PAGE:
Never Say Never

Castlegar News bi-weekly columnist Gord Turner addresses the open-ended nature of optimism

So my friend “R” is telling me about an incredible round of golf he recently played. “You may not believe this, Gord, but I shot a 69.”

If you know anything about golf, that’s a marvelous score. Certainly, the pros often shoot lower than that. Indeed, we often hear about Rory and Tiger coming in with a 67, 68, or 69.

After I congratulated him, I said, “I’ll never shoot a round of golf that low.”

And he replied, “Never say never.”

I thought about that expression for awhile. In life, older people often tell young people not to give up. “Never say never” is a statement about achievement. It’s about dreams and hope. For young people, it’s often a prescription for the future—at least for each task encountered.

How often do we hear, “I’ll never get my homework done” or “we’ll never beat the Nelson Leafs?” But the homework does get done, and recently both Castlegar and Beaver Valley have beaten the Leafs. So “never say never” becomes a kind of battle cry. Onward!

I was thinking about all the diseases in the world—and how many people don’t think we’ll ever find cures for them.  But Alexander Fleming discovered penicillin in 1928 and shut down a lot of common diseases.

In 1921, Canadians Frederick Banting and Charles Best came up with insulin to knock a big hole in diabetes.  Later, Jonas Salk found a serum that aided in wiping out polio in North America. “Never say never,” these wise researchers told their assistants.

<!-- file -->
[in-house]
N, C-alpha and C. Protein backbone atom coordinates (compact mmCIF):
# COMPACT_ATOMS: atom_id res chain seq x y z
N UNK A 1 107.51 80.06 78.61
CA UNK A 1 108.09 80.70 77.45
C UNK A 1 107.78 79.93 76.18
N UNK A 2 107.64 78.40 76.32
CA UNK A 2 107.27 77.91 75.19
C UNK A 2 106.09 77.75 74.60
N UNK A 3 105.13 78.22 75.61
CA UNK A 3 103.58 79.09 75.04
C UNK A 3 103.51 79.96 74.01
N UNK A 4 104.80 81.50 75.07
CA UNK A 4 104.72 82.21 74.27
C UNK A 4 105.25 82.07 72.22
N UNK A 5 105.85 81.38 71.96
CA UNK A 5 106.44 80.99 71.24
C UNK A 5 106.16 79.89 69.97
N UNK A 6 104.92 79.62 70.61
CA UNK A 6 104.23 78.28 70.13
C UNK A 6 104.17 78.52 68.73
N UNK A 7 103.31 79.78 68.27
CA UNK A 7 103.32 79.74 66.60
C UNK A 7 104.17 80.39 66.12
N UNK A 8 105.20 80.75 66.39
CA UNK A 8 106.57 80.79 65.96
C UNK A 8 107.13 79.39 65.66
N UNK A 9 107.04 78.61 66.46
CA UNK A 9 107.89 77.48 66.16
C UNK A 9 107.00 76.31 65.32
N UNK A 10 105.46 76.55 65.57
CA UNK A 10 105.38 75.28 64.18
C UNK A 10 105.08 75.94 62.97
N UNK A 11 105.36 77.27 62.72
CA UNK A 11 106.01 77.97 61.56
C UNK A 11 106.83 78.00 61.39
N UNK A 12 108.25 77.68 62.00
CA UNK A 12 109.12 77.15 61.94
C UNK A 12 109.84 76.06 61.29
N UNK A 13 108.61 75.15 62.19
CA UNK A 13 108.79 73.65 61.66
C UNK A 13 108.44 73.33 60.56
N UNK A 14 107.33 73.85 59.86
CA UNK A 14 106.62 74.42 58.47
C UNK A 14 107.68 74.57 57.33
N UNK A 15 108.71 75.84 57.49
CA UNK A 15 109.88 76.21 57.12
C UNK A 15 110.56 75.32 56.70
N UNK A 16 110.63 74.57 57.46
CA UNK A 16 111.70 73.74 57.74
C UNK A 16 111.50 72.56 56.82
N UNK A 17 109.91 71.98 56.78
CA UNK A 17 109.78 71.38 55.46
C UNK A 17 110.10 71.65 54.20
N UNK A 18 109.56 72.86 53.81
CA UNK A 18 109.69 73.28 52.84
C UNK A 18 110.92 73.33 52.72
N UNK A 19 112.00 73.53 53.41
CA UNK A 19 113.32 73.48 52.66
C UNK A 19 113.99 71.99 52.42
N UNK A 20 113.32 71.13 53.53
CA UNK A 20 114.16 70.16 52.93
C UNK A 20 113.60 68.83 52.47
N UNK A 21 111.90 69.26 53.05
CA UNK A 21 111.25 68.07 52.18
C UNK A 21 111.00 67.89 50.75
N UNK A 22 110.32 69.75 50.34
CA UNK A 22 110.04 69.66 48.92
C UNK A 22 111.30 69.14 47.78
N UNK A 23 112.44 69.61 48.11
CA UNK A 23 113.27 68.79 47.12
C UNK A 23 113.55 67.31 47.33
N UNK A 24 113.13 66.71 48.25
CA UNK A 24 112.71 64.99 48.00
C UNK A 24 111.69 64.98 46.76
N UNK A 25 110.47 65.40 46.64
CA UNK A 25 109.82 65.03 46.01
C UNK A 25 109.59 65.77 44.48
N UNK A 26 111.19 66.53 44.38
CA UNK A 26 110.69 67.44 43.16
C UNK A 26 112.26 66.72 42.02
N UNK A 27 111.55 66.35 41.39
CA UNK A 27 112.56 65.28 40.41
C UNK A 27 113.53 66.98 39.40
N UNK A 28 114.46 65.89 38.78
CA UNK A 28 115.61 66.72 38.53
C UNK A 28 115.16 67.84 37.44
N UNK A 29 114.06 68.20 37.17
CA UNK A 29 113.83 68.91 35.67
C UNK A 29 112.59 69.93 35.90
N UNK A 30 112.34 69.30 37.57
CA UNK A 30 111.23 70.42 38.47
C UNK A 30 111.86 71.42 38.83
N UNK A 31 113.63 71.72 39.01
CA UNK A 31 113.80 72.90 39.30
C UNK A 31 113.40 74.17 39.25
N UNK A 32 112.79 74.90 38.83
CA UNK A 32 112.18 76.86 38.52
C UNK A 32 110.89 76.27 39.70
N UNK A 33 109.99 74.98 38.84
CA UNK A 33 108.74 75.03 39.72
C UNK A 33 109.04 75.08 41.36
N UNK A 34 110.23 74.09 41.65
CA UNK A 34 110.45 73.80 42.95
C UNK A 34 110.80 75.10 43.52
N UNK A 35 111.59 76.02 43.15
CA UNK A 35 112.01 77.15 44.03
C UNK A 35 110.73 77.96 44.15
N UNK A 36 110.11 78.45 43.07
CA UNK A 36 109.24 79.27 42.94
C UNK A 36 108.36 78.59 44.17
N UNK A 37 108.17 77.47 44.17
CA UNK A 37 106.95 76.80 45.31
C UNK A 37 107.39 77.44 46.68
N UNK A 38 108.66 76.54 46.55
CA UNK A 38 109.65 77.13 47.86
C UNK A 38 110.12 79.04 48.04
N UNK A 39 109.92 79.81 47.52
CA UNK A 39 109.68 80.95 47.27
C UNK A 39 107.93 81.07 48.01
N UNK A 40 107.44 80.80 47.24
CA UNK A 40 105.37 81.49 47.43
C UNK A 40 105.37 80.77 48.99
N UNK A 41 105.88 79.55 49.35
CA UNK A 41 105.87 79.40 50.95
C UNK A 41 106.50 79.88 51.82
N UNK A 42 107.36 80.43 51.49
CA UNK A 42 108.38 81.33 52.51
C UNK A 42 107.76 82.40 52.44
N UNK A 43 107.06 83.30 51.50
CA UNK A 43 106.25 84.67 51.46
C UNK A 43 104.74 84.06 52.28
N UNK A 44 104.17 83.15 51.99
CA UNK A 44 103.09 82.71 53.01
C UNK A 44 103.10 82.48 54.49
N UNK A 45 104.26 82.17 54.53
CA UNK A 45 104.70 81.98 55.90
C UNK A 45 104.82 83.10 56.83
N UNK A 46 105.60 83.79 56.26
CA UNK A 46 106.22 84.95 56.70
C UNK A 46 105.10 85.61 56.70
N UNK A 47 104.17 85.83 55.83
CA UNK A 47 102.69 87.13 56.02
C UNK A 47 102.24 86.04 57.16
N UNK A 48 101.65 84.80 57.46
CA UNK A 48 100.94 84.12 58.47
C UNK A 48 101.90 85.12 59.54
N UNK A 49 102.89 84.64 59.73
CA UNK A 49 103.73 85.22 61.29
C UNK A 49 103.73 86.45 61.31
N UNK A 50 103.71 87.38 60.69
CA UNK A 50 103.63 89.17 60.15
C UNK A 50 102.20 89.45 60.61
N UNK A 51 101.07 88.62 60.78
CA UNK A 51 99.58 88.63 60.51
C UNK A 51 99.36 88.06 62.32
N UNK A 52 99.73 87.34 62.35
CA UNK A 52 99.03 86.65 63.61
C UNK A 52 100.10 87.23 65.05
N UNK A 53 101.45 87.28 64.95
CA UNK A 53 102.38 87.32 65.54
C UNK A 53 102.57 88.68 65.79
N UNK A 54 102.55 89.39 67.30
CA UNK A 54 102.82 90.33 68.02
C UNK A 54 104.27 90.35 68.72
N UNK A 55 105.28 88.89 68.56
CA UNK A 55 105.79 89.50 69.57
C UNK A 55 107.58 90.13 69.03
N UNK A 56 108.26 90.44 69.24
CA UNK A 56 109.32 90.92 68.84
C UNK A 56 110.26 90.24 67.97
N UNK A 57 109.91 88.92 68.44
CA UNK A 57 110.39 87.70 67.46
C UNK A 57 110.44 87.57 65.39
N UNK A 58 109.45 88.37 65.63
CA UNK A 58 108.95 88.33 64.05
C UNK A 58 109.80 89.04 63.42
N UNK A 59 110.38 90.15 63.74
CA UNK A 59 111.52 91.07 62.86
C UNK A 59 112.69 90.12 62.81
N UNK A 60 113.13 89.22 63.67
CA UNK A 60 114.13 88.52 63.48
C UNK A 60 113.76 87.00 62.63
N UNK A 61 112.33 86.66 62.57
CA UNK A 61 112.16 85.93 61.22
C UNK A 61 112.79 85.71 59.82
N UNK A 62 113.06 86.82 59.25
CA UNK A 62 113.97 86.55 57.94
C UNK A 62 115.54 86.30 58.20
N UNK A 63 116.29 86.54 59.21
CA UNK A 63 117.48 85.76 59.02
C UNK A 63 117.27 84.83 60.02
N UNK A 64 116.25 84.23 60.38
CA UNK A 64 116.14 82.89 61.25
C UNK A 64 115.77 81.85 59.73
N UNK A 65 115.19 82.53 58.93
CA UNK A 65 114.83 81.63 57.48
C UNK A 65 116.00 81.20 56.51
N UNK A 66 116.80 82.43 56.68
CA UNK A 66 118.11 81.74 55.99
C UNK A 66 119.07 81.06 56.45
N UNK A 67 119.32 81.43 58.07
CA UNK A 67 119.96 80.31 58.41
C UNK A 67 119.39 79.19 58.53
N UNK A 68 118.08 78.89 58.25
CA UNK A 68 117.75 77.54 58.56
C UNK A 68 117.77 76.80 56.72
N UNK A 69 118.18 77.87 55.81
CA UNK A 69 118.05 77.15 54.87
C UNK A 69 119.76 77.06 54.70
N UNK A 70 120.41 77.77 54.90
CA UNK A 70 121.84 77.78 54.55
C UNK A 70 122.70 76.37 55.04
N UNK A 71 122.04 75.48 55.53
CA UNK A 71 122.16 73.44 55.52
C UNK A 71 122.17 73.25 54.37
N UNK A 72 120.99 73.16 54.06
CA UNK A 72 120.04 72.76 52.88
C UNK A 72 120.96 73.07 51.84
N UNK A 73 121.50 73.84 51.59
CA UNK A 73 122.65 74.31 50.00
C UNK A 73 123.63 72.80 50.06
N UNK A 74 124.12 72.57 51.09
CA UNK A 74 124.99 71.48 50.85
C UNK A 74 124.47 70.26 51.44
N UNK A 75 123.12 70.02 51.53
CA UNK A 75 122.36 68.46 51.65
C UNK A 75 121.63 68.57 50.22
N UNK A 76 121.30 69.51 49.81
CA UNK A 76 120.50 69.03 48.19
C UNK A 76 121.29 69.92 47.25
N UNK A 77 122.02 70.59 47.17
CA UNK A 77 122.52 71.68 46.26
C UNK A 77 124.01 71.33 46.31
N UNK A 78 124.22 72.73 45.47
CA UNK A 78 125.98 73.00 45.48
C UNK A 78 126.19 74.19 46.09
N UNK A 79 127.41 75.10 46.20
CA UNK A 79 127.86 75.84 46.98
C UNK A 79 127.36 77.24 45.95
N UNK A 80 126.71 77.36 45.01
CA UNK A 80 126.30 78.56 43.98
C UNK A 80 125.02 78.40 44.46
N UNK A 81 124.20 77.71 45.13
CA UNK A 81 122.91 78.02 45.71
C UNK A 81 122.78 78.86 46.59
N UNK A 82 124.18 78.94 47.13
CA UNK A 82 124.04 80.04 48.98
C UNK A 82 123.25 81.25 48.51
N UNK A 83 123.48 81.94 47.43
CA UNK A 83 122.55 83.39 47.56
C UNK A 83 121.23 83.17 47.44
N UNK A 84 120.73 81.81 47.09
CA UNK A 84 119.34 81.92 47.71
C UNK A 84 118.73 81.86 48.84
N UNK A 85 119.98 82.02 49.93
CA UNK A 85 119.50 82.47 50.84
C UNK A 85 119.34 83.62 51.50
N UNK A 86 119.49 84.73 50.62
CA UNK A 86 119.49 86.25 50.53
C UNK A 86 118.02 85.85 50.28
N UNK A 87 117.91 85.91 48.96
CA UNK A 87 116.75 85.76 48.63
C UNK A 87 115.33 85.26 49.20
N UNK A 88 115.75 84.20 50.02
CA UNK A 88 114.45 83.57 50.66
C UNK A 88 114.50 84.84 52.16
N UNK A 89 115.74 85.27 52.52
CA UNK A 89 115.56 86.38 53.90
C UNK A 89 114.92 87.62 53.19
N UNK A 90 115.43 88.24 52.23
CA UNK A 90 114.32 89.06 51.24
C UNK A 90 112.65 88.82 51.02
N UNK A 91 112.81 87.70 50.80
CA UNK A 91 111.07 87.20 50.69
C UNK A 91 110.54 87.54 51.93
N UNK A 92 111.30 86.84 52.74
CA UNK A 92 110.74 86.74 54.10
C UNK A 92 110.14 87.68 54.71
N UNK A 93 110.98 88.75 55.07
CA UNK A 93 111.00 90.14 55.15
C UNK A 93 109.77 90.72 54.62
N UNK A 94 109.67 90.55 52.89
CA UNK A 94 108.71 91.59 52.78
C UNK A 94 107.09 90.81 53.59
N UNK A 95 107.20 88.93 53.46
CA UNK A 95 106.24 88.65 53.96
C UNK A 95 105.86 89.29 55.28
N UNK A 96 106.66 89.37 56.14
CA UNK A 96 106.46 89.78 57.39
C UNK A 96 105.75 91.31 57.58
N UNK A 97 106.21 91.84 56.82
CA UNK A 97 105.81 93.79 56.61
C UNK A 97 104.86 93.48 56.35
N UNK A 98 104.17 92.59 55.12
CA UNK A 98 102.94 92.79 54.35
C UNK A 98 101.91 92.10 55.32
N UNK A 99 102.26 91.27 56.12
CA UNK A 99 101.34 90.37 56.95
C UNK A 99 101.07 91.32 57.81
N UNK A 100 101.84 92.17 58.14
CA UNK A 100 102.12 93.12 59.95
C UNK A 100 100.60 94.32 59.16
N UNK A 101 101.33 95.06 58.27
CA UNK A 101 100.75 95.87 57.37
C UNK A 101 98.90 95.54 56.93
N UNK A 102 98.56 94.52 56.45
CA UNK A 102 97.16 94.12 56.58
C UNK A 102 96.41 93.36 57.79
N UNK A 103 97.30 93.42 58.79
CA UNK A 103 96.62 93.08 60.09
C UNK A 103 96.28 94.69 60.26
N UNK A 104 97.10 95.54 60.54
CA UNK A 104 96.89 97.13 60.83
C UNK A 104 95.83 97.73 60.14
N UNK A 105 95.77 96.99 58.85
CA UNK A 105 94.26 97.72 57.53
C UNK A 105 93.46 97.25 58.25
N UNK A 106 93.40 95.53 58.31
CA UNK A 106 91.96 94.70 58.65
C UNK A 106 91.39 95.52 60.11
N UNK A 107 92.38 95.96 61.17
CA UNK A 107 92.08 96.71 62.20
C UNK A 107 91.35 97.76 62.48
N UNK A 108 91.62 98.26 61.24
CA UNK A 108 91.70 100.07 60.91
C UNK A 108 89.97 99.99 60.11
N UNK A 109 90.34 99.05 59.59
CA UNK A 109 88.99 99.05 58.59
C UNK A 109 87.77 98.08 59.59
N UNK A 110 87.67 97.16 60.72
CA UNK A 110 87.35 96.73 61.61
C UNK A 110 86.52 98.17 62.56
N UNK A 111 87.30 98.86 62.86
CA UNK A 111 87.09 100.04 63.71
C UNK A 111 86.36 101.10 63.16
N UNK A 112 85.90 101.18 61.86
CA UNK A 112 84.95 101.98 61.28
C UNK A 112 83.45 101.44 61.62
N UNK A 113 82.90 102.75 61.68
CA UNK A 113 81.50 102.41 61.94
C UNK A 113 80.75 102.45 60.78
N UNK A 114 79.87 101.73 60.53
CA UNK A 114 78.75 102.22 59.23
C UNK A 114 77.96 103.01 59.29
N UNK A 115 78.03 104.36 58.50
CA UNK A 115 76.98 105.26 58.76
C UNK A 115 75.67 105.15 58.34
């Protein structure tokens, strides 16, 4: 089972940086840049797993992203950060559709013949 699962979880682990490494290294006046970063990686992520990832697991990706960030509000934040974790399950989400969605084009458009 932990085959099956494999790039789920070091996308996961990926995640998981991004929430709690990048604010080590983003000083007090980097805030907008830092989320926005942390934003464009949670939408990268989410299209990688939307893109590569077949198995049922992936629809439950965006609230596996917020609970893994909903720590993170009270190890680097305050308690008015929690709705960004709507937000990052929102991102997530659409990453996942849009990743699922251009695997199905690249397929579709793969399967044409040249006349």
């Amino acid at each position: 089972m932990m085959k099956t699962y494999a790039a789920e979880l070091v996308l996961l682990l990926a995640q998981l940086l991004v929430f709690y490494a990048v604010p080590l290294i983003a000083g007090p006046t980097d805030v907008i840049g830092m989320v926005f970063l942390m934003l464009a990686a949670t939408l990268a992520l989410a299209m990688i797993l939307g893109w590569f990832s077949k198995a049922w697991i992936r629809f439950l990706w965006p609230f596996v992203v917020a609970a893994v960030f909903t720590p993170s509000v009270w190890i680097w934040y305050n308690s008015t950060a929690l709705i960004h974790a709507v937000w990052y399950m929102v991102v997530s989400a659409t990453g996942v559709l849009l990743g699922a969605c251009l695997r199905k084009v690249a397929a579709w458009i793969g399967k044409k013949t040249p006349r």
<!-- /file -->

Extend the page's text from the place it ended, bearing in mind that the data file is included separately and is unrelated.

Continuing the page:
Rotary International took up the challenge when cynics said, “We ‘ll never eliminate polio in the rest of the world.”  Rotarians replied, “Never say never,” and with the help of the Bill Gates Foundation they have come close to annihilating the disease.

Right now, because of the prevalence of cancer in our lives, we hear pessimists moaning, “We’ll never get rid of cancer.”

But if the examples of numerous other diseases having been cured or subdued are any indication, we should hang on to hope and proclaim, “Never say never.”

Recently, my nephew who owns a board shop in Penticton, signed up for the annual iron-man competition.  That’s the August race in the Okanagan where each competitor swims four km, cycles 180 km, and runs 40 km—all in one session.

He had been practicing his swimming, and he had ridden the bicycle route once, but he had only been running 10 to 15 km in his preparations for the event.

When I visited him a week before the race, he said, “I’ll manage the swim, I’ll get through the cycling, but I’ll never do the run.”

I responded, “Never say never.” I told him to concentrate on going slower in some sections and to pace himself in order to finish.

Well, he completed the iron-man grind in 12 hours and 5 minutes—a very good time for a first time competitor. His sisters came from far afield to cheer him on, and his pictures on facebook are now circling the world.

The near-pros finished the iron-man race in nine or ten hours, but I compare my nephew’s performance to my level of golf.

He probably will never get his iron-man score down to nine hours, and I clearly will never shoot a 69 in golf.

The analogy is probably faulty, though, because at his age, he likely has a better chance of reaching the nine hour iron-man mark than I have of scoring 69 in golf.

But who knows?  Never say never.